CMV Retinitis Clinical Presentation

Updated: Oct 20, 2016
  • Author: Michael Altaweel, MD, FRCSC; Chief Editor: Hampton Roy, Sr, MD  more...
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Presentation

History

Presenting symptoms vary depending on the location of retinal involvement. Posterior lesions present with diminished visual acuity. More peripheral lesions initially can be asymptomatic. Floaters often are noted if significant vitreitis is present. The eye usually is white and quiet.

Active CMV retinitis usually is found in conjunction with immunosuppression, whether from AIDS, leukemia, or use of chemotherapy. These points are important in evaluating the patient history. Rarely, CMV retinitis is the first presenting manifestation of AIDS.

After initiation of therapy, some advance of the leading edge of retinitis may be noted. This usually is not a treatment failure but rather the revealing of an area of subclinical infection that was not previously evident.

Natural history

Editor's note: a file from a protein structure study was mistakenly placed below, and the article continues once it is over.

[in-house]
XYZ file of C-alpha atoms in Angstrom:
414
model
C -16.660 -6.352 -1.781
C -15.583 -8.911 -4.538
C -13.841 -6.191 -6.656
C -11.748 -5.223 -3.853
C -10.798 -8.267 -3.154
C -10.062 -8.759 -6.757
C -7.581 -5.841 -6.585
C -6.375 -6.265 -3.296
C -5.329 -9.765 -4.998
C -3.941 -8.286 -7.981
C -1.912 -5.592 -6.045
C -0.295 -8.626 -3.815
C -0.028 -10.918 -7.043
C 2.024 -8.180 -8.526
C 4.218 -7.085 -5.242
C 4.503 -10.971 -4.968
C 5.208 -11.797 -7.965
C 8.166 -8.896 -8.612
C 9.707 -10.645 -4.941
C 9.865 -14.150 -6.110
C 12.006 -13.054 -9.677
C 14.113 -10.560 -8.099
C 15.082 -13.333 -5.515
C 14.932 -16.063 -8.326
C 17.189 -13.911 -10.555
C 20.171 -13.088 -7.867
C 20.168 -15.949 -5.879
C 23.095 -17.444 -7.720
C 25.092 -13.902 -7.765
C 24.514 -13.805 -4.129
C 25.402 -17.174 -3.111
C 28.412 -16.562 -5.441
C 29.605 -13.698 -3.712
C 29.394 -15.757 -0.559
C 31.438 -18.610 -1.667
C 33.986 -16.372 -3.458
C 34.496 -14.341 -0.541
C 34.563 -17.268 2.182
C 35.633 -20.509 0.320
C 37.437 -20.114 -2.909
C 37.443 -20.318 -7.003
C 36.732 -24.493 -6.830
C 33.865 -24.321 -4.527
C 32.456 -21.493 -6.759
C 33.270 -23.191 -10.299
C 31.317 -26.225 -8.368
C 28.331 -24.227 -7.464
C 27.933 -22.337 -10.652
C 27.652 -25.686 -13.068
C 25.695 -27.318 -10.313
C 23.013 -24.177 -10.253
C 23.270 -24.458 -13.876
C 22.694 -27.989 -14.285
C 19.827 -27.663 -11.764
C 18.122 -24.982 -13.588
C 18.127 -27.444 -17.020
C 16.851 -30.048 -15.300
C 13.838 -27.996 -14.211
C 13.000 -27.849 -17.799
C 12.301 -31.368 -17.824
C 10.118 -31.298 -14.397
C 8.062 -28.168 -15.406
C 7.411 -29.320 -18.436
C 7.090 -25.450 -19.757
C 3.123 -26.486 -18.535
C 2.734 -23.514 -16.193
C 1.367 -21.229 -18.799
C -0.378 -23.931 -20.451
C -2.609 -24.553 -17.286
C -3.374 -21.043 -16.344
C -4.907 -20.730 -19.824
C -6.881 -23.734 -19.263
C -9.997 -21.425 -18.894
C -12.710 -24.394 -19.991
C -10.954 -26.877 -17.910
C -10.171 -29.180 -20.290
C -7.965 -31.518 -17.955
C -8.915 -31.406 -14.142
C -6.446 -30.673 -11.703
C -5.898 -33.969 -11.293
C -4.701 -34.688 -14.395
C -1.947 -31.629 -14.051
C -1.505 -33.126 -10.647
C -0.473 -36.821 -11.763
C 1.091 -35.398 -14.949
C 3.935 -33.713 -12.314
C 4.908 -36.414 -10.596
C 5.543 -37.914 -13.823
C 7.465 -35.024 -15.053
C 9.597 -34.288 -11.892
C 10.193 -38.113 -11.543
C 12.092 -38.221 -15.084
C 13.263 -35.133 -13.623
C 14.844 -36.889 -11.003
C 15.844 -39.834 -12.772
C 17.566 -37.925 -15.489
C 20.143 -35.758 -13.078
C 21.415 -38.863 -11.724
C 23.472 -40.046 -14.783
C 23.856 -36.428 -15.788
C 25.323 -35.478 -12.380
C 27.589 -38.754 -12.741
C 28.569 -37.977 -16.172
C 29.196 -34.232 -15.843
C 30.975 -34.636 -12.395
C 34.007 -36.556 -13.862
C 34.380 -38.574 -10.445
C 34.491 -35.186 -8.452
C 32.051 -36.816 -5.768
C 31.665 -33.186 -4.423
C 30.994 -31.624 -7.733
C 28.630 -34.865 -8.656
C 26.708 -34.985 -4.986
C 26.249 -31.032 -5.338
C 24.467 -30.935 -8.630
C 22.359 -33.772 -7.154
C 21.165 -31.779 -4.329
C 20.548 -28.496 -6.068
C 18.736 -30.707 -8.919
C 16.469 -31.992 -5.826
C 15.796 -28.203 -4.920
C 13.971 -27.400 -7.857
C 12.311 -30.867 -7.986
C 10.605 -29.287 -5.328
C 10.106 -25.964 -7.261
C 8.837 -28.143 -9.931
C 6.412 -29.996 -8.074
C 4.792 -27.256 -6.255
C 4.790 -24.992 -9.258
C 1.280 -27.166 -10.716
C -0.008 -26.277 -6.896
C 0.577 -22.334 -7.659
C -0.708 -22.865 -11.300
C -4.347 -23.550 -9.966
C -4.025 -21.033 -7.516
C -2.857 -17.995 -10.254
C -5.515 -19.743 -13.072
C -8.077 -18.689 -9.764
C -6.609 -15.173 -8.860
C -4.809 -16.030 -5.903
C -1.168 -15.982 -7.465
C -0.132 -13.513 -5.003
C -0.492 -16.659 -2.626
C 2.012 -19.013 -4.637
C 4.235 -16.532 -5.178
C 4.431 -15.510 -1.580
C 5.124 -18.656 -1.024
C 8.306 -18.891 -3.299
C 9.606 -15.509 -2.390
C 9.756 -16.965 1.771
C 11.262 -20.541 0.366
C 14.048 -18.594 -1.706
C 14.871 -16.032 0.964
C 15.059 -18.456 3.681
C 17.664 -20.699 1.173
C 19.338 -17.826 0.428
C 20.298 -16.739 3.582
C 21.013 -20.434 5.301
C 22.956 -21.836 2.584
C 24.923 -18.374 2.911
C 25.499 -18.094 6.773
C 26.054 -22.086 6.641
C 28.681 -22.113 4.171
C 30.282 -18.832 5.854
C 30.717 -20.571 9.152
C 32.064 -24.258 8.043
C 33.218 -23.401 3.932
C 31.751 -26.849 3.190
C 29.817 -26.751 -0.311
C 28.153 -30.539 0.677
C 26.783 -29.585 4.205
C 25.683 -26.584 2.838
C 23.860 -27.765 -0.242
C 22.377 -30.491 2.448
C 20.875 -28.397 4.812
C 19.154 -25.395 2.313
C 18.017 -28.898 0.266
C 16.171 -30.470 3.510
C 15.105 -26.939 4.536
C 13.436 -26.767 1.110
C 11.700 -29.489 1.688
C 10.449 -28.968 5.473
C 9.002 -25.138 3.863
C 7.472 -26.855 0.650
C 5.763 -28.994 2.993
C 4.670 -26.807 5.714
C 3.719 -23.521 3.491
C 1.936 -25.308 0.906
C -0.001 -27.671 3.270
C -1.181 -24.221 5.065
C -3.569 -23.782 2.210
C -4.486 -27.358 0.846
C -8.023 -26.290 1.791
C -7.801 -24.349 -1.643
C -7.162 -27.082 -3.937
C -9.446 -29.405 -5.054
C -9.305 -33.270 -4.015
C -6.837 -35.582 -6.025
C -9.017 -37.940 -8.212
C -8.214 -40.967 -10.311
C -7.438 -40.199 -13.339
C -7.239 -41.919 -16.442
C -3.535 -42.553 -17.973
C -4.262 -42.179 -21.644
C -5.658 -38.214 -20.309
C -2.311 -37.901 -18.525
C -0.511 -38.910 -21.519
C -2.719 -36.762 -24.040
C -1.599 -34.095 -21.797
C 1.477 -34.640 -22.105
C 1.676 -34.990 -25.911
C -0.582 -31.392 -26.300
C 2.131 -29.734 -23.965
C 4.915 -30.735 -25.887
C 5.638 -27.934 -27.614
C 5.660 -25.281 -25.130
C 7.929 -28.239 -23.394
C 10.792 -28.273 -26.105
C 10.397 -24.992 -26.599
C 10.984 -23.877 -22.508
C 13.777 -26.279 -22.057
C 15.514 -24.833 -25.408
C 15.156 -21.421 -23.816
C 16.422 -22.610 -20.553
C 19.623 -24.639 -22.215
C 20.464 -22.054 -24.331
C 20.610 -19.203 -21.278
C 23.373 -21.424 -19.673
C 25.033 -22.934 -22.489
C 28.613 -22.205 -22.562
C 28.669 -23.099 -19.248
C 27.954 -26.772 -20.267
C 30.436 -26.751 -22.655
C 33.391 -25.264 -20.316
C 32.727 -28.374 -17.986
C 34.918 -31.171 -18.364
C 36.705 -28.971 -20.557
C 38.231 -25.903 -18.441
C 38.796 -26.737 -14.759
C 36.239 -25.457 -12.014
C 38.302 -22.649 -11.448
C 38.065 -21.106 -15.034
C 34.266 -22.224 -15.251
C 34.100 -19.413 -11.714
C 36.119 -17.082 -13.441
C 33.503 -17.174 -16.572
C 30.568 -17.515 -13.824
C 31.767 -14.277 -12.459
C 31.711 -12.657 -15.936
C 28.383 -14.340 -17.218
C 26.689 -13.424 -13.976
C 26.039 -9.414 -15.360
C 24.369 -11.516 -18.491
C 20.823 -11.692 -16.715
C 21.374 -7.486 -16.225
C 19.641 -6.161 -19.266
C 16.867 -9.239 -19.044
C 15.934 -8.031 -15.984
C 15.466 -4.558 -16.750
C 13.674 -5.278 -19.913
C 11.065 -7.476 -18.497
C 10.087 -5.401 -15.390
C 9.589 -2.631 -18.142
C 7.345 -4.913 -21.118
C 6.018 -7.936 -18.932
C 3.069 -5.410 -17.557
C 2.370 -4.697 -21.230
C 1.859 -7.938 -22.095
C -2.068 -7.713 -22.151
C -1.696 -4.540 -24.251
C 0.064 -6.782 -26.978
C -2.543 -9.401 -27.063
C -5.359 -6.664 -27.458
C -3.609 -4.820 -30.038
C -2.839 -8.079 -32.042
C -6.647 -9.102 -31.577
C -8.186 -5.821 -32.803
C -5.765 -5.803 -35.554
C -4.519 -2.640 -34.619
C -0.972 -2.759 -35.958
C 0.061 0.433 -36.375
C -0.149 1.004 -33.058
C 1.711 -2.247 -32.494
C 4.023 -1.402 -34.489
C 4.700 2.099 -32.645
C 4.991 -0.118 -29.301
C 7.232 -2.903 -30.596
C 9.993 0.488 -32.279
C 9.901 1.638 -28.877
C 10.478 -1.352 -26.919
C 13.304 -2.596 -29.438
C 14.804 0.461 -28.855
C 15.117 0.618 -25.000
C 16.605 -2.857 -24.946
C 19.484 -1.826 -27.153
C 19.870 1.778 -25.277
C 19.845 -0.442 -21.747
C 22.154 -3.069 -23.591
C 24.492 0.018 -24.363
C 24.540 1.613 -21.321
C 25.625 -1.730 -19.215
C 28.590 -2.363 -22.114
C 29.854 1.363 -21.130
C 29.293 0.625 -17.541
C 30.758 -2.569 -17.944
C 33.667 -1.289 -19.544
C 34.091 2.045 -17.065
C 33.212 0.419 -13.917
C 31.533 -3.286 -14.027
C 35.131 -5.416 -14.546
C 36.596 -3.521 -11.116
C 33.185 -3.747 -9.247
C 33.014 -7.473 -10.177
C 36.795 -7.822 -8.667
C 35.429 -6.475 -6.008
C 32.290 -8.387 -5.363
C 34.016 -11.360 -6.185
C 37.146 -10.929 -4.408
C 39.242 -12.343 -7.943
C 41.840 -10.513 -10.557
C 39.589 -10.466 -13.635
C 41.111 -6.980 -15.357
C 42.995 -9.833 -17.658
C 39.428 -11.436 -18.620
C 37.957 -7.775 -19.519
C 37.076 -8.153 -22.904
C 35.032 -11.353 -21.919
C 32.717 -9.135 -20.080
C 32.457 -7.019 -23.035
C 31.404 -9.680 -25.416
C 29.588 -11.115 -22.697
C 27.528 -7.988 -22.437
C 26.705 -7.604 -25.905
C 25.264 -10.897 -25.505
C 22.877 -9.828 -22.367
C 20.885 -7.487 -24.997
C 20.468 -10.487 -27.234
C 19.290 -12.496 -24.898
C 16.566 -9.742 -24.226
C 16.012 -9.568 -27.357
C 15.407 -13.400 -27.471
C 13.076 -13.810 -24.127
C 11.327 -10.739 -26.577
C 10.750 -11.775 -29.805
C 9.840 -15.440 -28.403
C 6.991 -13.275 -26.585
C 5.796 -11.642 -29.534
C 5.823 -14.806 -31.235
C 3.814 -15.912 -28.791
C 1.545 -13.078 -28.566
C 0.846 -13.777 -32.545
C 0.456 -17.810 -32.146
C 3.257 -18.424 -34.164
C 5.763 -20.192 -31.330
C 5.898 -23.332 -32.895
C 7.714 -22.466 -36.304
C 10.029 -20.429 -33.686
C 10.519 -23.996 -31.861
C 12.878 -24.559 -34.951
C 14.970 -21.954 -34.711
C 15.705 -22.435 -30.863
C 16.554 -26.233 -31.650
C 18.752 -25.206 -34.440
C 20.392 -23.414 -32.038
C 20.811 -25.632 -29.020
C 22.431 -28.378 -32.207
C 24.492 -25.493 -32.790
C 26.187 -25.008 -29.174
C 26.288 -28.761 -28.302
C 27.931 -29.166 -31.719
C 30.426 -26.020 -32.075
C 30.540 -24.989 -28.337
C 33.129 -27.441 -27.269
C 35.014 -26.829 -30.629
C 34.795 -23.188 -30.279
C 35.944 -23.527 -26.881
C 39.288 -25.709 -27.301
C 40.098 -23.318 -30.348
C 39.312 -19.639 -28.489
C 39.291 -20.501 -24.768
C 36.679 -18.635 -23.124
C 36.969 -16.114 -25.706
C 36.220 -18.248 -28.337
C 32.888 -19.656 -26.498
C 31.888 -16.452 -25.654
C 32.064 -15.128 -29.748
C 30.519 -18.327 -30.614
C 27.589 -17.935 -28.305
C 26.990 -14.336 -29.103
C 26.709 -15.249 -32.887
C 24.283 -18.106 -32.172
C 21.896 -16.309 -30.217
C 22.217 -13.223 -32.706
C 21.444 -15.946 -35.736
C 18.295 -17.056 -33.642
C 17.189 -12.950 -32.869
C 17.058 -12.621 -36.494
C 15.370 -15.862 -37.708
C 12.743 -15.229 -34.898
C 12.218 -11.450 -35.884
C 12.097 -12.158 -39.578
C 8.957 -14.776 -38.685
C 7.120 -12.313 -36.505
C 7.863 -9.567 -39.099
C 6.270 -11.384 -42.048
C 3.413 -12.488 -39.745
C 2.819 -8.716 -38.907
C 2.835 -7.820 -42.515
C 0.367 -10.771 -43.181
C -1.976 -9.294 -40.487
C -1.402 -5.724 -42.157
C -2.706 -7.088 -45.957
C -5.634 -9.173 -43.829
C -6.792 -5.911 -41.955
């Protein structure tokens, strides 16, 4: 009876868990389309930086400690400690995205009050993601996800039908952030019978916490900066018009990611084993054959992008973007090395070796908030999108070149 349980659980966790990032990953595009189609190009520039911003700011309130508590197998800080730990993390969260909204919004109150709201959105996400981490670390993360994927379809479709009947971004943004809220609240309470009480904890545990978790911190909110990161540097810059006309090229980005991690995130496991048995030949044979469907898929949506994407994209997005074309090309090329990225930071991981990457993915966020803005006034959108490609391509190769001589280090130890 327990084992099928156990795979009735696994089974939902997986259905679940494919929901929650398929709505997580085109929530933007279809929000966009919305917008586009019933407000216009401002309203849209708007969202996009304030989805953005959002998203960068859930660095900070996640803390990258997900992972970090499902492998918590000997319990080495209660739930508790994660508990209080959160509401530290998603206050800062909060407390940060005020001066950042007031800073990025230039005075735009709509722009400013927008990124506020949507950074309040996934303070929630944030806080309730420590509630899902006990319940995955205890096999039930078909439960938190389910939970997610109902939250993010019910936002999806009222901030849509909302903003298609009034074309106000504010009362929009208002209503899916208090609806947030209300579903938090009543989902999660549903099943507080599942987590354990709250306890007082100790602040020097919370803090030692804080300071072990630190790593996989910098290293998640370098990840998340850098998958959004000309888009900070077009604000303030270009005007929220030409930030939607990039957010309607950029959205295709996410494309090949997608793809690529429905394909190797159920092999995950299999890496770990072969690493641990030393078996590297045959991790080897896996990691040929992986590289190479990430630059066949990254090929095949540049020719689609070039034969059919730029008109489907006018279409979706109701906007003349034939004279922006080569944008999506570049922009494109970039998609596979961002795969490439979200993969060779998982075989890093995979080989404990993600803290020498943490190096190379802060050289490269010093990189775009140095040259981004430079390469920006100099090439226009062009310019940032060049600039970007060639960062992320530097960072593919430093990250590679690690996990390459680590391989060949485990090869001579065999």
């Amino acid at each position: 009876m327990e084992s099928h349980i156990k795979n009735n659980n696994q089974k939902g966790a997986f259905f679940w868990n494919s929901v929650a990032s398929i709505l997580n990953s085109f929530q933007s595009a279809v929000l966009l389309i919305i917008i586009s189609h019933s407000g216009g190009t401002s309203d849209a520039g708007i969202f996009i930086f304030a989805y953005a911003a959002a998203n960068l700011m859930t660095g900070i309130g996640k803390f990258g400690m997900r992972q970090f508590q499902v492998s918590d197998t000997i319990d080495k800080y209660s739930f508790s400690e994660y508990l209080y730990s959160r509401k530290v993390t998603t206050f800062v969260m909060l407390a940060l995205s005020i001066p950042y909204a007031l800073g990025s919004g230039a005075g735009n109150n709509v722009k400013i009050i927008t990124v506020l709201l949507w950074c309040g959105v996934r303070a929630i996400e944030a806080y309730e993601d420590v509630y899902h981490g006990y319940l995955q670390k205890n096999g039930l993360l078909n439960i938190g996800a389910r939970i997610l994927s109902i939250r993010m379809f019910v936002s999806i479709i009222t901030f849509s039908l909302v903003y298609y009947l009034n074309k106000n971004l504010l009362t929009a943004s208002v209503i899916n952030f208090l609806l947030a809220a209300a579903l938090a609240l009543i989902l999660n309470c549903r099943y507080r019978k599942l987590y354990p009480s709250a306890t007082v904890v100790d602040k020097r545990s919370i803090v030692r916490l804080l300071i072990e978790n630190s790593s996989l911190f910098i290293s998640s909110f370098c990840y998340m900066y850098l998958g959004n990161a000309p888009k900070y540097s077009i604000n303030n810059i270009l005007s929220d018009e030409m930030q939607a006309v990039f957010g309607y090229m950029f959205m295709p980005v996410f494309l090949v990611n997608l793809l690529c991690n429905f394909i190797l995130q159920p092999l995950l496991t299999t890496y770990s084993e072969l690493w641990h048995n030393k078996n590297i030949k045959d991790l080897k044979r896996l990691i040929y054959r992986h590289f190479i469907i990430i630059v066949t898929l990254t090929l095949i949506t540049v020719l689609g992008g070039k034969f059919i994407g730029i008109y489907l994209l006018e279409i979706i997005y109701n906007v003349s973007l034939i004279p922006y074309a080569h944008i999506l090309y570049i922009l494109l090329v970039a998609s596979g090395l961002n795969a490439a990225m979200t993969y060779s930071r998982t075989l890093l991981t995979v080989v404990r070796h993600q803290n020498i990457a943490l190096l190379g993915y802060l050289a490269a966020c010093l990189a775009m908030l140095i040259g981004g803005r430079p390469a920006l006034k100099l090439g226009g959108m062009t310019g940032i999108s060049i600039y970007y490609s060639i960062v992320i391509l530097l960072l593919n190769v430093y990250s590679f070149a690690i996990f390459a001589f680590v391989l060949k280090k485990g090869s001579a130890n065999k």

CMV retinitis is a slowly progressive disease, requiring weeks to months to involve the entire retina. [29, 30] Vision is lost with involvement of the posterior pole (macula or optic nerve) or retinal detachment. [31]

Initial reports described CMV retinitis as an end-stage disease, which indicated a life expectancy of 6 weeks. With the use of antiviral medications, the average survival after diagnosis ranged from 5.5-8 months. The advent of HAART has prolonged survival to years in some instances, and it has allowed discontinuation of medications targeted against CMV retinitis if clinical resolution occurs and the immune status recovers (reflected by a CD4 count of >100 cells/μL).

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Physical

Patients with suspected CMV retinitis should have a complete ocular examination of both eyes. A careful examination should include the following.

Carefully check and record the patient's best corrected visual acuity as a baseline. Check for visual field defects that could represent optic nerve damage, retinal detachment (RD), or CNS disease from AIDS-related brain diseases (eg, encephalitis, stroke, CNS lymphoma). [32, 33] Ocular motility should be assessed as part of a cranial nerve examination. Pupils should be checked for a relative afferent pupillary defect indicating optic nerve involvement.